Given the patient's and spouse's desires to continue aggressive treatment, she was referred to the radiation oncologist. Spinal cord irradiation was initiated, with a treatment plan to give radiation therapy from C3 to L1 to a total dose of 36 Gy, with a subsequent boost from T2 to T10 to a total dose of 50.4 Gy. Because the tumor had progressed on temozolomide, the patient began a chemotherapy regime of oral lomustine at a dose of 110 mg per square meter of BSA every 6 weeks and oral isotretinoin at a dose of 100 mg per square meter of BSA for 21 days of a 28‐day cycle. The patient was prescribed ondansetron, 8 mg, to be taken 1 hour before the lomustine, and experienced no nausea. Because the combination of a nitrosourea and spinal cord irradiation made this patient more susceptible to bone marrow suppression, physicans planned to perform a complete blood count every 2 weeks. The expected nadir for bone marrow suppression with lomustine is 4 weeks, with resolution at 6 weeks (Polovich et al., 2005). A fasting lipid panel was monitored, due to the potential for hyperlipidemia with the use of isotretinoin. The patient and husband were also counseled about the potential for depression with the use of isotretinoin. Because the patient had documented menopause several years before her brain tumor diagnosis, the customary discussion of the teratogenic effects of isotretinoin was not indicated. The patient was discharged home, with home nursing and physical therapy. She continued to require intermittent bladder catheterization and a bowel program, procedures at which her husband became proficient after instruction. She was able to transfer herself to a wheelchair and perform the majority of her daily activities independently.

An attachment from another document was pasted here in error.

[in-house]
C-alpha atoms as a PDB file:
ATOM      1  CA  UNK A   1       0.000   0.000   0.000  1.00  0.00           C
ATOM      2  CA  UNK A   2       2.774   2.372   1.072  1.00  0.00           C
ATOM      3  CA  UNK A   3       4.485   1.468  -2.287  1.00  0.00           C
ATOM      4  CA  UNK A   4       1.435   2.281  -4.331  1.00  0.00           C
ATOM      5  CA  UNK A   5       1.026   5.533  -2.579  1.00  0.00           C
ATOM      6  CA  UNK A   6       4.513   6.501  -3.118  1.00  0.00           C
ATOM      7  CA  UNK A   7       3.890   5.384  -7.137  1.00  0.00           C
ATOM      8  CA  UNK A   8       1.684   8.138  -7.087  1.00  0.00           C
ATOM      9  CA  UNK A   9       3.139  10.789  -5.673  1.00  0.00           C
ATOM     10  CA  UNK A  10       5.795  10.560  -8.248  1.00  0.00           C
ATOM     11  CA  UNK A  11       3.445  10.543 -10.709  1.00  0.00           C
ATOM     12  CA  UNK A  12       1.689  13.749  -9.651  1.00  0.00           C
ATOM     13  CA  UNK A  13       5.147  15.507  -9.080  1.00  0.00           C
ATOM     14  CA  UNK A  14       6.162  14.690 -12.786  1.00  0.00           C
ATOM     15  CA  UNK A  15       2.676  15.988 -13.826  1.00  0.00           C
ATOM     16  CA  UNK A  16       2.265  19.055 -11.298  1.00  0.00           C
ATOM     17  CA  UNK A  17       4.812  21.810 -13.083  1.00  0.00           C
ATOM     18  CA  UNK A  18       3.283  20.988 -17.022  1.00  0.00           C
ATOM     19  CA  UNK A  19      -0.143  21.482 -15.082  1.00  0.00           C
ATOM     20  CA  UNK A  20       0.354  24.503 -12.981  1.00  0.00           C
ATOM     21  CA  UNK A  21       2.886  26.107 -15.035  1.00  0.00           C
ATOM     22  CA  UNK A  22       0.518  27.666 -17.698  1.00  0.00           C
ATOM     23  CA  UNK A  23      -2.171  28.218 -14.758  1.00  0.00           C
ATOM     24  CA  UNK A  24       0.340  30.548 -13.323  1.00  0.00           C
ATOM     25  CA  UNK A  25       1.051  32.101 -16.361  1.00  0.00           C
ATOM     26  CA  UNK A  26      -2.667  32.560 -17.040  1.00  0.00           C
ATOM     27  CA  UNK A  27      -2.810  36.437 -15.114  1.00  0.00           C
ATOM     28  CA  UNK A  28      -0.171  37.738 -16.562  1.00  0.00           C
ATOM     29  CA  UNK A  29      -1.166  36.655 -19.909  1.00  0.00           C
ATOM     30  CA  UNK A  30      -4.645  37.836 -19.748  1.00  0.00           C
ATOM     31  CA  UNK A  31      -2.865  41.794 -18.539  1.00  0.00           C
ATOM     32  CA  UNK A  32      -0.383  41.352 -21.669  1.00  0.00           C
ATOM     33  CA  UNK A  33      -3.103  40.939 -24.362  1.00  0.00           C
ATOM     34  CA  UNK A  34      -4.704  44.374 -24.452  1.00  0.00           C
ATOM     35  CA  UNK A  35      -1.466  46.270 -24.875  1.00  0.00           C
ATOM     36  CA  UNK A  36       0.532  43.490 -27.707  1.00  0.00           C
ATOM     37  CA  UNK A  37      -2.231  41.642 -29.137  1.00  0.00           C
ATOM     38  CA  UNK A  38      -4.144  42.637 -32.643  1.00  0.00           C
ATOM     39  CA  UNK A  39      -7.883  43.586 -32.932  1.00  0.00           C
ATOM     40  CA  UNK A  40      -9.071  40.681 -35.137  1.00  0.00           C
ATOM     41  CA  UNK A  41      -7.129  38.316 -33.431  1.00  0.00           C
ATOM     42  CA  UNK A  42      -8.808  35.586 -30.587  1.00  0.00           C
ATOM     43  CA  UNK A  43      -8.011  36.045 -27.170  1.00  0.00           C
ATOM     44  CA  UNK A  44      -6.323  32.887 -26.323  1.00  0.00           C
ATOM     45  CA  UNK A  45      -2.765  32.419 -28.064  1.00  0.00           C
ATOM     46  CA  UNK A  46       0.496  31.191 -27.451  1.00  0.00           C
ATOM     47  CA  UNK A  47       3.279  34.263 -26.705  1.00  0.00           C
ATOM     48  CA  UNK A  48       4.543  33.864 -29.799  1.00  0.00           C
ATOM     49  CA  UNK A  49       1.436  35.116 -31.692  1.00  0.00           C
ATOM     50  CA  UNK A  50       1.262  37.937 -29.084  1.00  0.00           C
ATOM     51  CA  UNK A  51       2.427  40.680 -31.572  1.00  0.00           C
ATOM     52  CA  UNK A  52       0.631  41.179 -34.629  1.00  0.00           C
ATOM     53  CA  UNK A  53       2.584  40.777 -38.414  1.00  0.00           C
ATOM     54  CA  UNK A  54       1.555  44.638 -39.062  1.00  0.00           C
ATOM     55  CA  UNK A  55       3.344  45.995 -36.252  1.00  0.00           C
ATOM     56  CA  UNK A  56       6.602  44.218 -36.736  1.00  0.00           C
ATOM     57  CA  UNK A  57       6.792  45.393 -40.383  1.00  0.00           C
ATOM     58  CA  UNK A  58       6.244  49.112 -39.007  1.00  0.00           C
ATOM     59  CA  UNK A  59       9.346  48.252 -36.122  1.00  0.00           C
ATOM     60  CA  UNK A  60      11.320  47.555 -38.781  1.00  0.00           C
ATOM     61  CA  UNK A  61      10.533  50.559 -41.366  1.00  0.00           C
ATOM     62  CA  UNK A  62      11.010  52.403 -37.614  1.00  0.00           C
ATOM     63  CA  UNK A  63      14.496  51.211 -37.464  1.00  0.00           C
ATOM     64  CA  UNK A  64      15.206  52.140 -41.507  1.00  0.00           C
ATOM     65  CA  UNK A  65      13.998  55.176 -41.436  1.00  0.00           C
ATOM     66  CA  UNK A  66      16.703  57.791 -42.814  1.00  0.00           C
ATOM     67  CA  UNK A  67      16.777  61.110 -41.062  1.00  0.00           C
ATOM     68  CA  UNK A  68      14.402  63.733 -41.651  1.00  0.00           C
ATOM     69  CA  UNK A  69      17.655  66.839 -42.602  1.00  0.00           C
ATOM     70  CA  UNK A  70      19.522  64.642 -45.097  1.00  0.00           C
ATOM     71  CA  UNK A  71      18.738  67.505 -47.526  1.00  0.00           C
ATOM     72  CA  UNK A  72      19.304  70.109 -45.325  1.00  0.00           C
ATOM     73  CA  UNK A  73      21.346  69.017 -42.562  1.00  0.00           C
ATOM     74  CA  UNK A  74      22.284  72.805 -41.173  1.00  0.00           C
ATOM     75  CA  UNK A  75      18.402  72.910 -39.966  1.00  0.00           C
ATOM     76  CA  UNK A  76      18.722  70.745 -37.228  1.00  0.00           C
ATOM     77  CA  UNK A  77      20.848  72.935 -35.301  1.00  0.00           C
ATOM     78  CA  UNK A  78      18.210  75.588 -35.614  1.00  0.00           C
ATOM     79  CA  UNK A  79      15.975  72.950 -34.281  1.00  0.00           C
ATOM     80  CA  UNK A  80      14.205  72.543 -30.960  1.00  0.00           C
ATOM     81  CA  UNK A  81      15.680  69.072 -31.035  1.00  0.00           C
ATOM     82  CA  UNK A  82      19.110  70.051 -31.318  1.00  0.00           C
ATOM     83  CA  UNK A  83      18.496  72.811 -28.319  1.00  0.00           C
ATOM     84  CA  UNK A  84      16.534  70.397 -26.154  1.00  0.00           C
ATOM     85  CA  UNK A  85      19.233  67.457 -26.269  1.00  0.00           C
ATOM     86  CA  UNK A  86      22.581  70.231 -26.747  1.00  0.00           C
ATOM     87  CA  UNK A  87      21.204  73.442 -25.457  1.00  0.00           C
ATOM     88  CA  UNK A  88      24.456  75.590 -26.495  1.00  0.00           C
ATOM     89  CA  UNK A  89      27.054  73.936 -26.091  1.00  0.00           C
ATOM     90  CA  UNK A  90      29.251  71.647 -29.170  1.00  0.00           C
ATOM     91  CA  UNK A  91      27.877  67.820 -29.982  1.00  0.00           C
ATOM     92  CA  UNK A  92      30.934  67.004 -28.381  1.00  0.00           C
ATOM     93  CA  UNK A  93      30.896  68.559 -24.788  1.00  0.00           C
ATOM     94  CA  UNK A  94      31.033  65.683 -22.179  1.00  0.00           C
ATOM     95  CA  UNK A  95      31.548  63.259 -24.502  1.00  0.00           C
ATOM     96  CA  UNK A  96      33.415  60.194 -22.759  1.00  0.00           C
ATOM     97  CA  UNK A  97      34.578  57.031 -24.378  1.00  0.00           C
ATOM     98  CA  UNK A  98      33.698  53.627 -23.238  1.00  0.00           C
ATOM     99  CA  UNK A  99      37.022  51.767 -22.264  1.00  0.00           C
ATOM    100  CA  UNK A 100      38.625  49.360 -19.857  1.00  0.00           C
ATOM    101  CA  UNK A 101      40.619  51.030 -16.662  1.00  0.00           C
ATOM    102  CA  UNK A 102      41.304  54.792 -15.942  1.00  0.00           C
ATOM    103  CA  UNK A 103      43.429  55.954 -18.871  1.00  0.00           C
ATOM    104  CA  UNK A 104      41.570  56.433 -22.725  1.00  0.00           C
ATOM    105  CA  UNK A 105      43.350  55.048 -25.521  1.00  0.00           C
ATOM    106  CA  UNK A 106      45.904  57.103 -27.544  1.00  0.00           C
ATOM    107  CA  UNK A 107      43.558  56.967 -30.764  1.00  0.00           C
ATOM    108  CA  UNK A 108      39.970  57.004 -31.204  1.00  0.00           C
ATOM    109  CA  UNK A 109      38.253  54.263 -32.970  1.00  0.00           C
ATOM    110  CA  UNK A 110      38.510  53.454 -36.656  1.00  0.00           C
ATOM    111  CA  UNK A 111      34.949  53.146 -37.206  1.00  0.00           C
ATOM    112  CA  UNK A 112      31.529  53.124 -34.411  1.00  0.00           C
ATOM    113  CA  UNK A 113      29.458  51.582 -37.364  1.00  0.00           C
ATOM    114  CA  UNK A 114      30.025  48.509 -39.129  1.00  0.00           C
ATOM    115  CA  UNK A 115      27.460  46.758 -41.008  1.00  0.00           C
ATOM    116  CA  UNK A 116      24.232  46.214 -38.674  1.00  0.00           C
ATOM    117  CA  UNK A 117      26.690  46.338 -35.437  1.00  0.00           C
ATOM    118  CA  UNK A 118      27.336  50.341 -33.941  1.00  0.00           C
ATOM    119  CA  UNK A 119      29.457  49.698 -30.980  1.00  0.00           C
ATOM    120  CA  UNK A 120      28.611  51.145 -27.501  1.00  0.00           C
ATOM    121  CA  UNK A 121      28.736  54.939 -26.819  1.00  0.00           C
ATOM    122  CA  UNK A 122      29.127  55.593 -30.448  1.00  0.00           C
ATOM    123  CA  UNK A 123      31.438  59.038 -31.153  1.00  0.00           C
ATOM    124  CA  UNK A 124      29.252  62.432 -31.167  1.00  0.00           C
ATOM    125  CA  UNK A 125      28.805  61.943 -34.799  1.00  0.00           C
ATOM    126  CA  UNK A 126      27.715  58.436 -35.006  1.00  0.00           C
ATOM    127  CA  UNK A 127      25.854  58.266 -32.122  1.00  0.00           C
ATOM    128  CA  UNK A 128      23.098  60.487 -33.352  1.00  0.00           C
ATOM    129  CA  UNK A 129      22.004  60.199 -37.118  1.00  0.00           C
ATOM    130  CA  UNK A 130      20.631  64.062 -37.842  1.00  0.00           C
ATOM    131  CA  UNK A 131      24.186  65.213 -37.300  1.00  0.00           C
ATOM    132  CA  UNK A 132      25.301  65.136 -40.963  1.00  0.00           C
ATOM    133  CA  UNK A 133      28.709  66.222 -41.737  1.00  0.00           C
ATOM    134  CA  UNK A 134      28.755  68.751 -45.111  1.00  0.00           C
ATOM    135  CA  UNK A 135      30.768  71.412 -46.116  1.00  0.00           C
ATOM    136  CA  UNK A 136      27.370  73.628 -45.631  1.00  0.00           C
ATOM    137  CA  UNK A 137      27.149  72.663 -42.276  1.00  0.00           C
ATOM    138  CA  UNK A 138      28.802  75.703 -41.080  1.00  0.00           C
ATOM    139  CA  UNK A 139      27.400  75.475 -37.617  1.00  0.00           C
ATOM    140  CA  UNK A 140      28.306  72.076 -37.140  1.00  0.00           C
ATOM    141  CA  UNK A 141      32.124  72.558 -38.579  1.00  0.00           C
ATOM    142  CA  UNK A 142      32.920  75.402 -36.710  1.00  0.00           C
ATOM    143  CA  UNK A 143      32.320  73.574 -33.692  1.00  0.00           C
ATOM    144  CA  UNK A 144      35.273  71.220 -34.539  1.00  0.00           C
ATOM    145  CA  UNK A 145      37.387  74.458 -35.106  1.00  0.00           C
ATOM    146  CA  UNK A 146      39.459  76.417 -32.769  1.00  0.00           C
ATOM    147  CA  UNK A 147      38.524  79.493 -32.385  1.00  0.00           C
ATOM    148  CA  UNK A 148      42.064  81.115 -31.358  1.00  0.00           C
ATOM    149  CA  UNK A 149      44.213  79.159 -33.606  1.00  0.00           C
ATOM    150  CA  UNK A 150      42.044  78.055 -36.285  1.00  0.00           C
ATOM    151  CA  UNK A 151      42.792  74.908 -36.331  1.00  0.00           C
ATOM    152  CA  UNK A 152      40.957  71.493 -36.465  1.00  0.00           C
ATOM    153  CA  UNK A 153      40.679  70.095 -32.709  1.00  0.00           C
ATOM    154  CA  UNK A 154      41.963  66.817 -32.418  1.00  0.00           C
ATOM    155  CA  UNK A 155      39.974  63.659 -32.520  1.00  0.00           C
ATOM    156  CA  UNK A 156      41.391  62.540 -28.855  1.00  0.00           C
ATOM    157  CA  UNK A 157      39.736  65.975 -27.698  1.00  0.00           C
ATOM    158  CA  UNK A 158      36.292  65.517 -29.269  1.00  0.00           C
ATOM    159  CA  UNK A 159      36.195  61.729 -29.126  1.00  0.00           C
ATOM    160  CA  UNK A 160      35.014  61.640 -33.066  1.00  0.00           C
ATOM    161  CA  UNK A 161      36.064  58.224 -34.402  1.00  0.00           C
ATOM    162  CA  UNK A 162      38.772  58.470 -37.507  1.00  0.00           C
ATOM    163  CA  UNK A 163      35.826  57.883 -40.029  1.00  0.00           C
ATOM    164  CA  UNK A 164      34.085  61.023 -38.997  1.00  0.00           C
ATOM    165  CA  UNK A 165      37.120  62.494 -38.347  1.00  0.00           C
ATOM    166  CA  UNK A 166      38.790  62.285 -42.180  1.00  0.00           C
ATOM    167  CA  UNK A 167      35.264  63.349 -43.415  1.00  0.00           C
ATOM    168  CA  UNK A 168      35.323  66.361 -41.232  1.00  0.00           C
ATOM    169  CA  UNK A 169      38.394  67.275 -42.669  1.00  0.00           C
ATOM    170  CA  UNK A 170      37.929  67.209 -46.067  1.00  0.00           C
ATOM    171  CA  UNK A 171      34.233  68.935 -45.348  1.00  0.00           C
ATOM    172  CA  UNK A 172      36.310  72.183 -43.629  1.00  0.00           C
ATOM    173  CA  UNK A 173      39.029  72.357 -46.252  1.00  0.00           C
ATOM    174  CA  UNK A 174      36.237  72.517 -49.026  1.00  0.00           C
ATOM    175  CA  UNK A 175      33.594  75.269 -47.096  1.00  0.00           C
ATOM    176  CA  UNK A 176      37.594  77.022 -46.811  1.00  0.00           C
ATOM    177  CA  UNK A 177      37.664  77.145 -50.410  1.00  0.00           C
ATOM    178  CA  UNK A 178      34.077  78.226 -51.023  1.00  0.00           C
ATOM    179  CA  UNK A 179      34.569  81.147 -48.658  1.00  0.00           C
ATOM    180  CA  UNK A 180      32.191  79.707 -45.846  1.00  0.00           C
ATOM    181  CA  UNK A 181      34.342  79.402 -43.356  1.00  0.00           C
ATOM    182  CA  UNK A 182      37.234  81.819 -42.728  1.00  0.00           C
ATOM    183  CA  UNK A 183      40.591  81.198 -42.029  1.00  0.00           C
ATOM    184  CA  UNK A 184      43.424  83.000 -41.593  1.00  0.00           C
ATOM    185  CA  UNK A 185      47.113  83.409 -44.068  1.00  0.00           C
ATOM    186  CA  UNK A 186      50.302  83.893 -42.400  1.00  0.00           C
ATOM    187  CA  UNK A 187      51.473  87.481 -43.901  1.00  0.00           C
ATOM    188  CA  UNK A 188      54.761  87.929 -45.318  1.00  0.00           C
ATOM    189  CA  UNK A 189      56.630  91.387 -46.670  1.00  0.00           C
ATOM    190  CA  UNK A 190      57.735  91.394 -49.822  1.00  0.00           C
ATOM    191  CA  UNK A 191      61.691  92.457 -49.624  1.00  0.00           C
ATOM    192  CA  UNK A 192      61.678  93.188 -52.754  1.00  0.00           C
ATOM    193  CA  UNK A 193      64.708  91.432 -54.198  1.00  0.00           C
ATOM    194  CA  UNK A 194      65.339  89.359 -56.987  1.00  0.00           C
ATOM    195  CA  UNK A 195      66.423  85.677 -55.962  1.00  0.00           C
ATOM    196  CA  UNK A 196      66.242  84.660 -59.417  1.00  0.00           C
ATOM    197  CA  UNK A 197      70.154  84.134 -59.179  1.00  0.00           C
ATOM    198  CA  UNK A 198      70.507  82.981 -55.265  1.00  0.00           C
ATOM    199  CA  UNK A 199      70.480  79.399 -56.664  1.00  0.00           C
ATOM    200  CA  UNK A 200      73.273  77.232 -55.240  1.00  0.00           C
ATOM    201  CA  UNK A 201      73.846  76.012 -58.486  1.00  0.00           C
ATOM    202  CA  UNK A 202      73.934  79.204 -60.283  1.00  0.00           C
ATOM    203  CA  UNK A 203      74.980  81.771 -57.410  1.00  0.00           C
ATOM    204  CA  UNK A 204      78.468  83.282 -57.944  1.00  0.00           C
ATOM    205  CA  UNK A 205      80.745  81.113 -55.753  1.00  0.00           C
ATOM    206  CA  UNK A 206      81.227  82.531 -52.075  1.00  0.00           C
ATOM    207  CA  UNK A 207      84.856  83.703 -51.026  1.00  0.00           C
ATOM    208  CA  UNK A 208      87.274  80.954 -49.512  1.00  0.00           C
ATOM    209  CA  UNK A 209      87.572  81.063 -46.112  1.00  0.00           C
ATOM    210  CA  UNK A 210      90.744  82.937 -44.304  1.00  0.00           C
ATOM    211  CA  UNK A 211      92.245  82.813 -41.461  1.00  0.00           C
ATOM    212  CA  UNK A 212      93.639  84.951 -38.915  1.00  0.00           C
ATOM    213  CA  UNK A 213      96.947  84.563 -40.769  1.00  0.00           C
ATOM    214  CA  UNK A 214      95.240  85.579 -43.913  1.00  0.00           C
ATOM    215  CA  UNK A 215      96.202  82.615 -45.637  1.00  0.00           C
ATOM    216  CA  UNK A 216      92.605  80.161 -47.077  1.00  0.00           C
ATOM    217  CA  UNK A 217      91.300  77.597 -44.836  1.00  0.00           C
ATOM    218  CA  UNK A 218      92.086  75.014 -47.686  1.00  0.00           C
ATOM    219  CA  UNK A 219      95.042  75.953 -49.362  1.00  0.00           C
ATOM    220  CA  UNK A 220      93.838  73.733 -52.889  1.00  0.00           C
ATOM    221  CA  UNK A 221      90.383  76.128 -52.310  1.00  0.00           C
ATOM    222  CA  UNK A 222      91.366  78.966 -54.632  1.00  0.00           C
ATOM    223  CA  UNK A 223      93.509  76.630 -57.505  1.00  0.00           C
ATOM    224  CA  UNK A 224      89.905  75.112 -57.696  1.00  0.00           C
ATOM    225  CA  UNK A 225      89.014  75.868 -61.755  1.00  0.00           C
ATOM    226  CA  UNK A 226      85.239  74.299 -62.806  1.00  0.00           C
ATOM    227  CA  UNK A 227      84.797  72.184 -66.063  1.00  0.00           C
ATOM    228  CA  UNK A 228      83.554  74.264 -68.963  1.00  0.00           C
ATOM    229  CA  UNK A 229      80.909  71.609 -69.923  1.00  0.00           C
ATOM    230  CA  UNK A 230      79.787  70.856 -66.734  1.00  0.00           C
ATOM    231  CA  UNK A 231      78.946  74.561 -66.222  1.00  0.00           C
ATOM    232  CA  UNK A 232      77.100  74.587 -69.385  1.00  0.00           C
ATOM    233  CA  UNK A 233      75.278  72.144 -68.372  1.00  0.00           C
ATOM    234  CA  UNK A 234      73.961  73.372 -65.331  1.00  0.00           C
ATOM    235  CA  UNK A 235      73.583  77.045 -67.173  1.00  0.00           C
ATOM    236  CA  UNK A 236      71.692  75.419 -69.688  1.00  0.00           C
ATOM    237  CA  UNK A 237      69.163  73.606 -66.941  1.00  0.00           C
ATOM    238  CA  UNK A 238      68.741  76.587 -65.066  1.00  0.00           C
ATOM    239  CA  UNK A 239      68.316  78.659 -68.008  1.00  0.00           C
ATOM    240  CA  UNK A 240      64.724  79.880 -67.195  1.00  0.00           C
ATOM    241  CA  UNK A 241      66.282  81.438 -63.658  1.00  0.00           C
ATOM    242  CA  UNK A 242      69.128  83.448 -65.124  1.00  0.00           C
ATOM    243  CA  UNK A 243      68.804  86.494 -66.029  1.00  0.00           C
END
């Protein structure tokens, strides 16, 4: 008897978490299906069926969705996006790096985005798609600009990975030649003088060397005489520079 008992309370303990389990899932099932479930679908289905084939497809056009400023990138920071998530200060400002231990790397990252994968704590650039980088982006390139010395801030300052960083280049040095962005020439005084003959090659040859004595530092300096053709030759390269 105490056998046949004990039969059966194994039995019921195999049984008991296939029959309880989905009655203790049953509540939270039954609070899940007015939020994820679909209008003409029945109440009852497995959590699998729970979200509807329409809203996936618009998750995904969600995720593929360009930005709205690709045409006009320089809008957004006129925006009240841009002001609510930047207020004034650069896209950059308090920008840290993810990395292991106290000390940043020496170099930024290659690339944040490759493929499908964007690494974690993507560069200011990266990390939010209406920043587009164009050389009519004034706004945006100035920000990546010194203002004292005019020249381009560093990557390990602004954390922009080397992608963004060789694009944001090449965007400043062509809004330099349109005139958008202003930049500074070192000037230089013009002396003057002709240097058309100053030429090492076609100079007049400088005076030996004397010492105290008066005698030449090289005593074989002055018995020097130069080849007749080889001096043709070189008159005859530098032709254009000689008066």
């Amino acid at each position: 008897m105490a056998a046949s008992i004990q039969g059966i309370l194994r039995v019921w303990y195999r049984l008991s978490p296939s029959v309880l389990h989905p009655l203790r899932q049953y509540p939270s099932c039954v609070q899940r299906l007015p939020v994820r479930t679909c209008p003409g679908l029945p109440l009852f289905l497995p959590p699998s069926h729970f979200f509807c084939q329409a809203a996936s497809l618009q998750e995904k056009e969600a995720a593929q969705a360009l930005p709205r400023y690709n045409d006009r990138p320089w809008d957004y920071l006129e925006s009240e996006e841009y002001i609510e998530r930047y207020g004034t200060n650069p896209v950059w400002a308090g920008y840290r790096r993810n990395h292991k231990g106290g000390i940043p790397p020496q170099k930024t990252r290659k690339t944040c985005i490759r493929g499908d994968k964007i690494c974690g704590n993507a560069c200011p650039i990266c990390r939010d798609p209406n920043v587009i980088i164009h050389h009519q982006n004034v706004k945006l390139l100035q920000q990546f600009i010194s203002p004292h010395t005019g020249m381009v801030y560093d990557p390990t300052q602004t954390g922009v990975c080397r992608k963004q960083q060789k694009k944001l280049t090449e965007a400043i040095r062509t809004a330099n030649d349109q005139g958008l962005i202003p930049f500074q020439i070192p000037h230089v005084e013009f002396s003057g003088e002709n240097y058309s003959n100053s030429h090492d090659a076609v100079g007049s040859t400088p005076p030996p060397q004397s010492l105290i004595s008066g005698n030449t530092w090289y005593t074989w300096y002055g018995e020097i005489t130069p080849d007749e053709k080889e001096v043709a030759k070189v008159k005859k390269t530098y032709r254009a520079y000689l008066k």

Two weeks after the initiation of radiation therapy, the patient developed right calf pain and edema. A lower extremity venous duplex examination demonstrated extensive deep vein thrombosis in the right lower extremity. The patient was admitted to the hospital and started on IV heparin. She was then anticoagulated with warfarin to a desired international normalized ratio (INR) of 2.0‐2.5. She was discharged home when her INR became therapeutic. The patient's blood counts were within normal limits. Her antiepileptic drug was changed from phenytoin to levetiracetam because of the high potential for interaction between phenytoin and warfarin. The patient had never had a seizure, but she was felt to be at risk for seizure due to the tumor location.